Gary James' Interview With Jason Tosta Of
The Doors Tribute
Like his idol Jim Morrison, Jason Tosta has a love of film. So much of a love that like Morrison, he too received a Bachelors Degree in film from S.D.S.U. Then it only follows that Jason Tosta would portray Jim Morrison in a Doors tribute group, which is exactly what he does! Jason spoke with us about his band Strange Days: A Tribute To The Doors.
Q - Jason, you were haunted by The Doors from a very early age. What exactly does that mean?
A - Well, when I was 8 years old, my mother had the "L.A. Woman" album and I used to hear her listening to it. I was just transfixed by just the darkness. There were some happy songs and in a way they were kind of dark. I just found myself haunted by just the way it was coming into my ears and sitting with me. Even at that age it drove me to start searching out and listening to music.
Q - Were you listening closely to the lyrics as well?
A - To be honest, it was a lot about the keyboard sound. I'd never heard a band like that without a bass player. It was a very odd sound for a band to sound like that. I was also transfixed by the tone of his voice and with the way he was delivering the lyrics. I think they were a little over my head at that age, but I just knew. I'd never even seen him. This is just strictly listening and I knew I had to know more about it. I don't think anyone still writes lyrics like that.
Q - No, they don't. Growing up, did someone say, "Hey Jason, you kind of look like Jim Morrison"?
A - It was more the voice. I used to get that a lot when I was in high school. "Hey! You should get a Doors tribute band together" or a Doors band together. "You should do Doors music." A lot of bands I played in early on, people were very much like, "Wow! I always wondered what it would sound like if Jim Morrison sang that song." There was a lot of that. But only after I got into this band did I think, once I was in the outfit, "Wow, this isn't bad!" (laughs)
Q - What song were these people referring to? Any idea? Do you remember?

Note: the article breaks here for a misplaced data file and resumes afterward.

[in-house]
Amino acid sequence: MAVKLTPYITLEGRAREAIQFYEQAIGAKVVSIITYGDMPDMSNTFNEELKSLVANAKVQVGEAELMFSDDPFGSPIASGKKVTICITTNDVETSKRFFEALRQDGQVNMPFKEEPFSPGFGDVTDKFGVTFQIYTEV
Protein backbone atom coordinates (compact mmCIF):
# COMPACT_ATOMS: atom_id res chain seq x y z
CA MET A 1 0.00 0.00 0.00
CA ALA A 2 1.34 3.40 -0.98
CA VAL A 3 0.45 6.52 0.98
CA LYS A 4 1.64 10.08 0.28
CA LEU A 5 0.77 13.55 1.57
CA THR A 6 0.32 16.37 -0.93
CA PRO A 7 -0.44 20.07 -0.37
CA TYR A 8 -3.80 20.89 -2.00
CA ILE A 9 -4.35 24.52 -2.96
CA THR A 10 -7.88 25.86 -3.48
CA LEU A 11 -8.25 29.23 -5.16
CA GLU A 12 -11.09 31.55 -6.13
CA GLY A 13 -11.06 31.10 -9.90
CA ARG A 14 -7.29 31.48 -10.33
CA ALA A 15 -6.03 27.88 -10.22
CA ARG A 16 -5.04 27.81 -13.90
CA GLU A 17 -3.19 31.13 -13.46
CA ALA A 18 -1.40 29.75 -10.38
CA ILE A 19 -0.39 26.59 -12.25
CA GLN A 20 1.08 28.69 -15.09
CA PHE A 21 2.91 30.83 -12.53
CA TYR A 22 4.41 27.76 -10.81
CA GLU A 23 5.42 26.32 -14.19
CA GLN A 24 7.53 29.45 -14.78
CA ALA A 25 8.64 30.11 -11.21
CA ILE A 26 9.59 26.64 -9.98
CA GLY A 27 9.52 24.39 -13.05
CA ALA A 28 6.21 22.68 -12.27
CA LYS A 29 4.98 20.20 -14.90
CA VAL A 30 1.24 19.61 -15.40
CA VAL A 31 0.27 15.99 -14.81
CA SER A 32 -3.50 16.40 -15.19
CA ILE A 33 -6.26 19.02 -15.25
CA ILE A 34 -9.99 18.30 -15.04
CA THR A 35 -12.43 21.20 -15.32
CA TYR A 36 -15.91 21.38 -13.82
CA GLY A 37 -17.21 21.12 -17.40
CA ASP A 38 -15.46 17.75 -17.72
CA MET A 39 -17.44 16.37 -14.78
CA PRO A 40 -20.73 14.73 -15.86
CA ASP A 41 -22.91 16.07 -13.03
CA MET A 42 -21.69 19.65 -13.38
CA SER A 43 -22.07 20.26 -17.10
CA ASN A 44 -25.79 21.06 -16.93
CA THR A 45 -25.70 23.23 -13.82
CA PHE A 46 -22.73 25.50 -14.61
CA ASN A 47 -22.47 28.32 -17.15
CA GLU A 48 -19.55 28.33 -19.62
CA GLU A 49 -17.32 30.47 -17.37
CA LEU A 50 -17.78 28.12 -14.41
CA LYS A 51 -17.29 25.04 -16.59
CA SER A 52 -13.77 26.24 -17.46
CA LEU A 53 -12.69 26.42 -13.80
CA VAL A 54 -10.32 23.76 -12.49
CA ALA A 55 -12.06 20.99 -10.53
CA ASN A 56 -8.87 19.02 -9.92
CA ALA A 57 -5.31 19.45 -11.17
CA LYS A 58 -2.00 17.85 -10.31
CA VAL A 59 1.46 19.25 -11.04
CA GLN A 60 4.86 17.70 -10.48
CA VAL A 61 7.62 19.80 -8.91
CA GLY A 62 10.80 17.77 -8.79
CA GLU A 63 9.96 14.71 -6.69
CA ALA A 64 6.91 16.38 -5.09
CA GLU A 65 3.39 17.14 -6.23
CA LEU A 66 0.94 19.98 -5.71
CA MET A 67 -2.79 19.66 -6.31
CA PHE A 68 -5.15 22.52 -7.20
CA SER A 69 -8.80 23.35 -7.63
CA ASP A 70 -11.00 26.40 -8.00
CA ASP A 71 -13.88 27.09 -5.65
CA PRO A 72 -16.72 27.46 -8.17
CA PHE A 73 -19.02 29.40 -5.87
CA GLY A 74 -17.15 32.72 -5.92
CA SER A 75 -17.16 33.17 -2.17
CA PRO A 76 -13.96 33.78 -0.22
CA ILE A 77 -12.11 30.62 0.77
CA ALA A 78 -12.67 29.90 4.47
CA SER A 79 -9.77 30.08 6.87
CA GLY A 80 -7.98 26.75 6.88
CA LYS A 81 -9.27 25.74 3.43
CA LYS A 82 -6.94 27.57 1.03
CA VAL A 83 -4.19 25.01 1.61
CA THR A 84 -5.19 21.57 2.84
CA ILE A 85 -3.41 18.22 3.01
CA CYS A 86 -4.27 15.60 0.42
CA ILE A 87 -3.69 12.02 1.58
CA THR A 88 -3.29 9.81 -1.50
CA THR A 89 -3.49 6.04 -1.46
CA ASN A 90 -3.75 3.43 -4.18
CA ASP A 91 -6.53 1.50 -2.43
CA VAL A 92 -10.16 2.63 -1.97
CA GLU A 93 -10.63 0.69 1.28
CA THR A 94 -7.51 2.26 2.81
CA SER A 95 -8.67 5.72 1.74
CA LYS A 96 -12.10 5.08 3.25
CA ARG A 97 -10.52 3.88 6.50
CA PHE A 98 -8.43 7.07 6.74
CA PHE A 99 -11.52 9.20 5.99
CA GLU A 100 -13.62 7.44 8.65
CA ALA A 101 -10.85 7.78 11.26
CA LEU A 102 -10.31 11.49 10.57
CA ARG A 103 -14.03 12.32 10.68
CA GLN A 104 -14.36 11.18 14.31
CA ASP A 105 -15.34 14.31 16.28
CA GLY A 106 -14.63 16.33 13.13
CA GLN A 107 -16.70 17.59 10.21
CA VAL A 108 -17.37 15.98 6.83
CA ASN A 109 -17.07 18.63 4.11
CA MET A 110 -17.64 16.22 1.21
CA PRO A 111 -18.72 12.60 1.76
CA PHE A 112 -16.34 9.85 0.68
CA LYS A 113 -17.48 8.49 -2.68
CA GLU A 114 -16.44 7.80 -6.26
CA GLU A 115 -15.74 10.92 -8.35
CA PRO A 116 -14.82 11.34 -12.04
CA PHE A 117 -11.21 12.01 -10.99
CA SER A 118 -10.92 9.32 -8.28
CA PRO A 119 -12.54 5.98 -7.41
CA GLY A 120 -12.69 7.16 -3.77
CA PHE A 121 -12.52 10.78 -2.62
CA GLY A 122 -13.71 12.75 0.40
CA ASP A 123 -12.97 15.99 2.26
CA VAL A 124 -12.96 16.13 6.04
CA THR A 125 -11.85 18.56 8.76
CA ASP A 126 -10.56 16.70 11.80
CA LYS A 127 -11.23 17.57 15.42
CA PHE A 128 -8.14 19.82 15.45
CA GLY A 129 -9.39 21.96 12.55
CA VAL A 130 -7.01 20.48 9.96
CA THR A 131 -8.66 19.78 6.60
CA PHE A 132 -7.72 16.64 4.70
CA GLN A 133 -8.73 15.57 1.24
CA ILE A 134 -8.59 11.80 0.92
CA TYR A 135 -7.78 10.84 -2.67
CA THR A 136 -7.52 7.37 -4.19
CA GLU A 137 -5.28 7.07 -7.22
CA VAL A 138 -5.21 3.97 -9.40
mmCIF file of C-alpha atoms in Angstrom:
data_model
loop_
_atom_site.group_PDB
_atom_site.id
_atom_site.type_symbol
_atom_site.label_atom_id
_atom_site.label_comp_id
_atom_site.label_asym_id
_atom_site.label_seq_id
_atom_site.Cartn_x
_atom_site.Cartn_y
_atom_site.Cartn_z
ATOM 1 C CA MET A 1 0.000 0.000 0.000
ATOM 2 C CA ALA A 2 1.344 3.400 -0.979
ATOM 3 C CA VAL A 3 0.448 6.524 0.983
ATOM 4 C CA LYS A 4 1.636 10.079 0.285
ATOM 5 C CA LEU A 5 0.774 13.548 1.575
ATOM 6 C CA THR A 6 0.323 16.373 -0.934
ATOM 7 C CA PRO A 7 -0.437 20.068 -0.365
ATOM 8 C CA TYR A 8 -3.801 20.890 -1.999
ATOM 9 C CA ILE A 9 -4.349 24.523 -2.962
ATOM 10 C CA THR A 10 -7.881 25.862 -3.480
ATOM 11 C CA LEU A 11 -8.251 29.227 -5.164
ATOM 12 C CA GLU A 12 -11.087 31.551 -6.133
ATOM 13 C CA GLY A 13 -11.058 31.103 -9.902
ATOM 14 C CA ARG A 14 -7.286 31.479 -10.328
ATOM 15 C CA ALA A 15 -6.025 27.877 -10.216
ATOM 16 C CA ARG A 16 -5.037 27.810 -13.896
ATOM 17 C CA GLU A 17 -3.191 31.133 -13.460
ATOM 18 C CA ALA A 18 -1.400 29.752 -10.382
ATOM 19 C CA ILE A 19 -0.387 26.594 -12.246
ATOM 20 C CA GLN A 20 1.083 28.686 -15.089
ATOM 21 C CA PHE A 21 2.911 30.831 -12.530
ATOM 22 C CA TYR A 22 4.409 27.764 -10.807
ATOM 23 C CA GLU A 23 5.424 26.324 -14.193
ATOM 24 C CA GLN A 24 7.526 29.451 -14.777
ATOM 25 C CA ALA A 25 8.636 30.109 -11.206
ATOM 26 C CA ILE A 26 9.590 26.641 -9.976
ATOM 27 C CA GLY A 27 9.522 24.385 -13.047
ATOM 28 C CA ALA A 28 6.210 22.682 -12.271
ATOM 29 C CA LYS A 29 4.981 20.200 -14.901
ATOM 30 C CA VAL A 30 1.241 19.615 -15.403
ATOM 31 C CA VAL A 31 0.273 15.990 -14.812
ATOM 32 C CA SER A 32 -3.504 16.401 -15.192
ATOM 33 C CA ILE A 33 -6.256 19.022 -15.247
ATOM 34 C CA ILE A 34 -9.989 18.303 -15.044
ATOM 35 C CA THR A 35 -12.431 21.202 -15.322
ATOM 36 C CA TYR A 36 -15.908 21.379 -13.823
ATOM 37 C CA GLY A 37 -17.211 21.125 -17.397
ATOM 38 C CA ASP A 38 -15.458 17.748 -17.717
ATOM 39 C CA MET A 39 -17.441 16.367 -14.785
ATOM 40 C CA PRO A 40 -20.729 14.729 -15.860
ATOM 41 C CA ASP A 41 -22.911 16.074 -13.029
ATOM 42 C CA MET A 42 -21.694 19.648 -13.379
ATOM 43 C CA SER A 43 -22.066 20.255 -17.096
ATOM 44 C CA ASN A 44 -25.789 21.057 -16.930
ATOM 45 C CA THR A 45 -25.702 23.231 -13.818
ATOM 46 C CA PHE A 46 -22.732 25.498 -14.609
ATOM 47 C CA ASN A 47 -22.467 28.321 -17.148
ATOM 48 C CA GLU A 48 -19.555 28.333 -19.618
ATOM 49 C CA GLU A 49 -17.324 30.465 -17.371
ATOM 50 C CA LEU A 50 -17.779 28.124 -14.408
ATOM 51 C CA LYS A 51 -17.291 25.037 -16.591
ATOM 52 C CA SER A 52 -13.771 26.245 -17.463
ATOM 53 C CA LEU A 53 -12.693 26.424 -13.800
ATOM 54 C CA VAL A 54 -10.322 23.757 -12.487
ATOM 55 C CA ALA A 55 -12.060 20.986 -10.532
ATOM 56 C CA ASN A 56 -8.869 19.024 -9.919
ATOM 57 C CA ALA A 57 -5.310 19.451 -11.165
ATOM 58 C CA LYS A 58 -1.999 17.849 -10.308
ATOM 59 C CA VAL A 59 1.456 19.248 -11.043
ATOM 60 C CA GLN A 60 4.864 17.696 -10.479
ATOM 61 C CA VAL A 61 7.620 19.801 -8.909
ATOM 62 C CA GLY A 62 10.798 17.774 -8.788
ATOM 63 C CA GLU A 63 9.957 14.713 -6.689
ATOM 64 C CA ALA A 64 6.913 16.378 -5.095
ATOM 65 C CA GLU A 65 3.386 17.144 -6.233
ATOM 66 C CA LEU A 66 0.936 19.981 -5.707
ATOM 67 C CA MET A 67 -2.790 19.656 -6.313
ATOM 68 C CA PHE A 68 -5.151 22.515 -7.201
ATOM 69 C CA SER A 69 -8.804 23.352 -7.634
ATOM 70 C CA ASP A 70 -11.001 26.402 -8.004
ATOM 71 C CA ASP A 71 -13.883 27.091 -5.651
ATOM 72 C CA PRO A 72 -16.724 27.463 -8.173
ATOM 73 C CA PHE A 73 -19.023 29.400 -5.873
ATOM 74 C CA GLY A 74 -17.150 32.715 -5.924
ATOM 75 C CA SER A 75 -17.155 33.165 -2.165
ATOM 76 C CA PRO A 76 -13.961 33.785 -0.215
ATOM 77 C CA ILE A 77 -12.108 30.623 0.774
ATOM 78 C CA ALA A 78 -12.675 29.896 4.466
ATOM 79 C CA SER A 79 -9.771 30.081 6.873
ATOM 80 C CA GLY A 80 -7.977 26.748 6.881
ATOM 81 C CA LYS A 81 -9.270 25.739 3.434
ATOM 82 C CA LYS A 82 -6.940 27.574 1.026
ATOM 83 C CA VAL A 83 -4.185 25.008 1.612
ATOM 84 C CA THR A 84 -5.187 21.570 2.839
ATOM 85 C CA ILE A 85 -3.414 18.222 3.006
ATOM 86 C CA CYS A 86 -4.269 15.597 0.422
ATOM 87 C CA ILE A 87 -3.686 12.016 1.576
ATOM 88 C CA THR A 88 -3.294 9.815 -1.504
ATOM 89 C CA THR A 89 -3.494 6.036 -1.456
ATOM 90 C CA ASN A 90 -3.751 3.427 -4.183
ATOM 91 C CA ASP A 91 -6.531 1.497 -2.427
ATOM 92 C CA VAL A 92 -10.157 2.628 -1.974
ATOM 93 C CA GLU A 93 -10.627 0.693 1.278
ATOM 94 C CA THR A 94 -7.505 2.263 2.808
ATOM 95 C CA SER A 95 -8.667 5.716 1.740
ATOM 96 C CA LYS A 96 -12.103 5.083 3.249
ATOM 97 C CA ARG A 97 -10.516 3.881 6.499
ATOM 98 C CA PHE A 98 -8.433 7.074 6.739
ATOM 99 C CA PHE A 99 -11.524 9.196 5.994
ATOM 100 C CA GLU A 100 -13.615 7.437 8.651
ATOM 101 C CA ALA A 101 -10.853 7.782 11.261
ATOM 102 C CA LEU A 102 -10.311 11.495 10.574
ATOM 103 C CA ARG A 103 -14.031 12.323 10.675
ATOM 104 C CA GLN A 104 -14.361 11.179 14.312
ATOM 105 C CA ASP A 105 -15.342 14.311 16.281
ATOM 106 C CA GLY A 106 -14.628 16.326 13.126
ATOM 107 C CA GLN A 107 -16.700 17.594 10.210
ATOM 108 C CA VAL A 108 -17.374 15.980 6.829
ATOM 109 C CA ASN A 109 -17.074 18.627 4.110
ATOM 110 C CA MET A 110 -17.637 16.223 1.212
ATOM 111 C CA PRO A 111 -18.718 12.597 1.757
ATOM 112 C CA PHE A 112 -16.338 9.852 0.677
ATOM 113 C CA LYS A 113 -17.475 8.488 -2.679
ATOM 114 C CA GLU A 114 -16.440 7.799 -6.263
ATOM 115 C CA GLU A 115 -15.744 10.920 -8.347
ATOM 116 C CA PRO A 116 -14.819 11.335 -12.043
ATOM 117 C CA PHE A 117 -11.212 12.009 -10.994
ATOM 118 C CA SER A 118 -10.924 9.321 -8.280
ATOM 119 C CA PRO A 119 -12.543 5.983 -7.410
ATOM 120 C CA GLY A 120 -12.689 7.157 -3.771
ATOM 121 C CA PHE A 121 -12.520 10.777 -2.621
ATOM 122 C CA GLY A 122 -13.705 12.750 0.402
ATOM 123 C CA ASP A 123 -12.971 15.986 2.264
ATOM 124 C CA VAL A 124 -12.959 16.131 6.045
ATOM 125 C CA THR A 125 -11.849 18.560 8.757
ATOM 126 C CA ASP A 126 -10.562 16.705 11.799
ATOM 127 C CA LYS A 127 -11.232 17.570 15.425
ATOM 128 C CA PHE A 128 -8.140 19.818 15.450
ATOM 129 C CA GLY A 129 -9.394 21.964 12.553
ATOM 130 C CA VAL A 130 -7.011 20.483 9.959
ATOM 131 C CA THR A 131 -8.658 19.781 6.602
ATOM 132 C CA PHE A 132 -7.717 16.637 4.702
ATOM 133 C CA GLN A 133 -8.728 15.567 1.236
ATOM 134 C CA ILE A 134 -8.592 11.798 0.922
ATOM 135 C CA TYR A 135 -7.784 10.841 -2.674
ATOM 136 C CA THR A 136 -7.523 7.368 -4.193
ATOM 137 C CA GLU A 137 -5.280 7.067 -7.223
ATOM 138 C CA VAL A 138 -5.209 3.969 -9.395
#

A - I'm pretty sure we did "Come Together" by The Beatles. That's probably one of the ones that was in the set. I wanted to do a Doors tribute band from when I was 18. I didn't know about tribute bands back then, but basically I wanted to do it. I never had the right personnel. It took meeting these guys to get it to go and it's really been taking off actually.
Q - Did the guys you're now with have a Doors tribute act already in place?
A - Yeah. It's a pretty funny story actually. What happened is, they were a together band and then they put an ad out on Craig's List, looking for a temporary singer to keep them sharp while their singer was out of town. So, I answered it as well as several other people. I almost didn't get a chance because the people that had come before me were so bad that they decided they didn't even want to have the practices. They thought it was a waste of time. They (the temporary singers) didn't know the lyrics. They were weird. They weren't good. So, when they told me, "You're the last one, you should bring the lyrics with you," I said, "I don't need them. I know the songs." "That's what everybody says. Bring the lyrics." Okay, I didn't bring the lyrics. When I came, we did like an hour and a half and I did 'em all with 'em. I'd say about 30 minutes after we were done, I got a phone call, "You want to be in the band?" (laughs) They kicked the other guy out. From that point forward, we started playing shows. They had some tribute experience before me. Our guitar player and keyboard player actually played Doors material previously for five to ten years. They broke off from what they were doing before to make a better machine and that's where this band came along. We've really picked up and taken off. We've played seven states and internationally in Mexico. We're at about 150 gigs right now.
Q - That's spread over how many years?
A - I'd say abut 3 1/2 years.
Q - So, you're performing once a month then?
A - It probably averages out to about once a month, but there's some months we play every weekend. I would say it's a little more than once a month. We probably average about 30 gigs a year, 35 gigs a year. So it'd probably be twice a month. And of course those gigs go from small, opening gigs to headlining gigs.
Q - The name of the band has always been Strange Days?